If you are at all attuned to the gold-stock sector, you’ve likely noticed a pickup in activity on the deal-making front this year. And indeed the gold miners are doing some moving and shaking. In fact, this industry is undergoing a consolidation unlike anything we’ve seen in this entire bull market. And for a variety of reasons, this may only be just the beginning.
Many investors have seen some of their own stocks directly affected by this consolidation, and it has been quite intriguing watching things unfold across the industry. With so many deals, I was curious as to how 2010 is stacking up to other years. And thanks to a recent report put out by PricewaterhouseCoopers (PwC), my eyes were opened to the sheer magnitude of what is happening.
PwC’s analysis of the global mining sector includes the tracking of mergers and acquisitions (M&A). And its latest report quantifies and confirms what we are watching unfold. Through the middle of August, the global mining sector has seen 1,324 deals worth a whopping $104b. At this pace 2010 may surpass a record 2007 that saw 1,732 deals worth $159b.
But while these numbers are quite striking, it’s what is underneath them that should really arouse gold-stock investors. Of all the individual sectors, PwC found that the gold-mining sector is seeing the most action. Measured by volume and value, gold companies are responsible for 38% and 32% of these deals respectively.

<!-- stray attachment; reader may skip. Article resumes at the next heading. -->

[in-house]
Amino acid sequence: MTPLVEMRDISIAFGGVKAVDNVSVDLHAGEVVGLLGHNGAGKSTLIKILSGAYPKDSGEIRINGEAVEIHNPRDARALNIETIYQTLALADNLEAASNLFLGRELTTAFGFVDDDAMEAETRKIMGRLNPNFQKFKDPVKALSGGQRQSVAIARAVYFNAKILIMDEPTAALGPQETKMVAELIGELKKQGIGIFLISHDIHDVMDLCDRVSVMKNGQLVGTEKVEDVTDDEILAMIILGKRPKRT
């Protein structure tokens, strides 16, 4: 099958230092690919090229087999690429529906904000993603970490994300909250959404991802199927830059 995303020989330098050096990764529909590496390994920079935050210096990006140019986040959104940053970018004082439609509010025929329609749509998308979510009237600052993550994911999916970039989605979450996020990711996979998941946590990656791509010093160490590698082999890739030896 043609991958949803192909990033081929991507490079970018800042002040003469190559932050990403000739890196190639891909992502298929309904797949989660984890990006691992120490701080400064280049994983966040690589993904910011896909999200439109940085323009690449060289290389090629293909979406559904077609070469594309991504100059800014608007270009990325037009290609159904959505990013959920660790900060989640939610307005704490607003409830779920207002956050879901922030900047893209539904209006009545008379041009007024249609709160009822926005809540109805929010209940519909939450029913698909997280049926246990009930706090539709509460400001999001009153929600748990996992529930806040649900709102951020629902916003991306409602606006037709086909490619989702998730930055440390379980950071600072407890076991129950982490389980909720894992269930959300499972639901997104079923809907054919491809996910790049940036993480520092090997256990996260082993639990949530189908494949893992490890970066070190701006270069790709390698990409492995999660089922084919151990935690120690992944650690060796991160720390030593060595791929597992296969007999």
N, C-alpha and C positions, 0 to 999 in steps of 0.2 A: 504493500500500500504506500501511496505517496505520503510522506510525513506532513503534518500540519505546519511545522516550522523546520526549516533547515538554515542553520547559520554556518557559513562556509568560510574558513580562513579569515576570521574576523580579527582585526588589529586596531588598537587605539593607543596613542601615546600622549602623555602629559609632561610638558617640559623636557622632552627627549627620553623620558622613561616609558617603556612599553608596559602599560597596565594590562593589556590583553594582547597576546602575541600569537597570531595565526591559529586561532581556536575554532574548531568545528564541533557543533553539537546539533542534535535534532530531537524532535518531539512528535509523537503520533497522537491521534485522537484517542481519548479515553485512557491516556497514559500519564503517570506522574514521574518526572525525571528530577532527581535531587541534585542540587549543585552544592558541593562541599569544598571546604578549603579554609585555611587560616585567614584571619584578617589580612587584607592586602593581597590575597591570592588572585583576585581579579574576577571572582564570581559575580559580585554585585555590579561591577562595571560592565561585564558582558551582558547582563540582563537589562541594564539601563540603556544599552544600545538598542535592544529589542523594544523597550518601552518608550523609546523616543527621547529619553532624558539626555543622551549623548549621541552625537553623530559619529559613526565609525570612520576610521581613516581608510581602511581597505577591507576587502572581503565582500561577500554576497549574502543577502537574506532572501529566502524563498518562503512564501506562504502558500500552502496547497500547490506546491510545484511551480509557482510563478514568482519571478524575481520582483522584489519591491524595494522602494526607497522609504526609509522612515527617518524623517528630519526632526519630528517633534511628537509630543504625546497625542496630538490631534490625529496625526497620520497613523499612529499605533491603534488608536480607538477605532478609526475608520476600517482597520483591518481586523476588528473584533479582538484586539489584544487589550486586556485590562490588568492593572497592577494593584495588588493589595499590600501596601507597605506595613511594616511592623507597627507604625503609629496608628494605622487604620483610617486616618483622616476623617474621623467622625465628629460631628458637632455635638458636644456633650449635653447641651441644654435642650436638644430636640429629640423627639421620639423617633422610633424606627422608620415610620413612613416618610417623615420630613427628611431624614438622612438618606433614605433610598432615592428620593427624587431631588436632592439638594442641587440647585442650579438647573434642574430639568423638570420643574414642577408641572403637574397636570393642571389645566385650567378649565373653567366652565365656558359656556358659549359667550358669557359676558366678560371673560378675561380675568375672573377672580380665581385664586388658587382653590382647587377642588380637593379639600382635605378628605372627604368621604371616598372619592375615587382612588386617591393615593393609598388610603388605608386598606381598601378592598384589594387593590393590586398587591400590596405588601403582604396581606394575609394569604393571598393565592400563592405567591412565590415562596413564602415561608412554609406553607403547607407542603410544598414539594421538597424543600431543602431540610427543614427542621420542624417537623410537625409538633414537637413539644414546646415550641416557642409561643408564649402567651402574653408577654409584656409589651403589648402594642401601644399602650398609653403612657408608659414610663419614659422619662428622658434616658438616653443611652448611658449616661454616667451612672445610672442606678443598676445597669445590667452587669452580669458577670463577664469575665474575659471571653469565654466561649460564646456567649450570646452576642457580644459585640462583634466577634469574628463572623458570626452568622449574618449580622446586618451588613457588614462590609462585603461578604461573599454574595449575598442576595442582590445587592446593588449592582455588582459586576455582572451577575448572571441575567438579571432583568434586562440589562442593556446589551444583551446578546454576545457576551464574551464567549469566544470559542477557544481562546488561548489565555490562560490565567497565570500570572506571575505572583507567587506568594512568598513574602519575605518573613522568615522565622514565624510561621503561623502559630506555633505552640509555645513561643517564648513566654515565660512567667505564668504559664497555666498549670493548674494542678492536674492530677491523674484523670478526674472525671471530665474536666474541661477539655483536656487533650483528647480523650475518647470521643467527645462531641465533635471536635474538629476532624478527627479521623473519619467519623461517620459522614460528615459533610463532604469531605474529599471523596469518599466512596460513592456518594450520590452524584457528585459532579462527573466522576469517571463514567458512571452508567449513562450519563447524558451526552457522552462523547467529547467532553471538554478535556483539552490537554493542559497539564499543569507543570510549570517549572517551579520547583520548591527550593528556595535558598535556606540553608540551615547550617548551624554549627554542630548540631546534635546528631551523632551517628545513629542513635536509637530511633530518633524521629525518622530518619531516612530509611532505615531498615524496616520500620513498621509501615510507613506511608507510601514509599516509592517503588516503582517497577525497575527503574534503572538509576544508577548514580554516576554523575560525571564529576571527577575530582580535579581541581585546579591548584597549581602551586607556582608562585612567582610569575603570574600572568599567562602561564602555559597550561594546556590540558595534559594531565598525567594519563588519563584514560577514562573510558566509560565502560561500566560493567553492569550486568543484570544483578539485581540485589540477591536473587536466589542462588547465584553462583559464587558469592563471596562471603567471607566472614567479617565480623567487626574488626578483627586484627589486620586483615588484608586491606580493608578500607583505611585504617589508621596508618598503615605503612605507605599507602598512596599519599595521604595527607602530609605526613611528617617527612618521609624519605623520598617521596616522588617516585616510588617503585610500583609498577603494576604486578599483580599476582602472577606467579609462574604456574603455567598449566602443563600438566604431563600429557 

And this gold-heavy weighting is all the more impressive considering the resources it is up against. Measured by value, 2010 gold deals so far are nearly equal to the deals involving the major mineable natural resources of iron ore, coal, and copper, combined! The capital markets of these resources dwarf gold’s, which says a lot about the money currently chasing this yellow metal.
So what exactly does this gold-happy M&A scene tell us? It tells us a whole lot, but three things are glaringly apparent. First, gold miners are bullish on the future price action of their underlying metal. Second, economic gold deposits are harder to find. And last, and most important, is gold assets are radically undervalued.
As for bullishness, it is natural for any company to have faith in its product. And in the gold-mining industry this faith is supported by smashing fundamentals. Gold’s secular bull still has a ways to go, and gold miners continue to see a lot of upside in its price. The acquiring companies obviously don’t seem to be bothered by the fact that gold continues to blast through all-time nominal highs. If they thought gold was at its apex, they wouldn’t be buying.
We’ve also seen a universal dehedging campaign across the entire gold-mining industry. Even Barrick Gold and AngloGold, two of the world’s largest producers and also notorious hedgers, have diligently worked to wipe the hedges from their books in recent years. Most miners now smartly want full price exposure when they sell their gold to market.
This M&A activity, coupled with anecdotal observations, also tells us that economic gold deposits are getting harder and harder to find. In this industry the miners live and die by their ability to renew reserves. And since every ounce mined subtracts from the reserve base, this is a constant uphill battle. To complicate things even more, when miners get big enough they face the added pressure of growth expectations.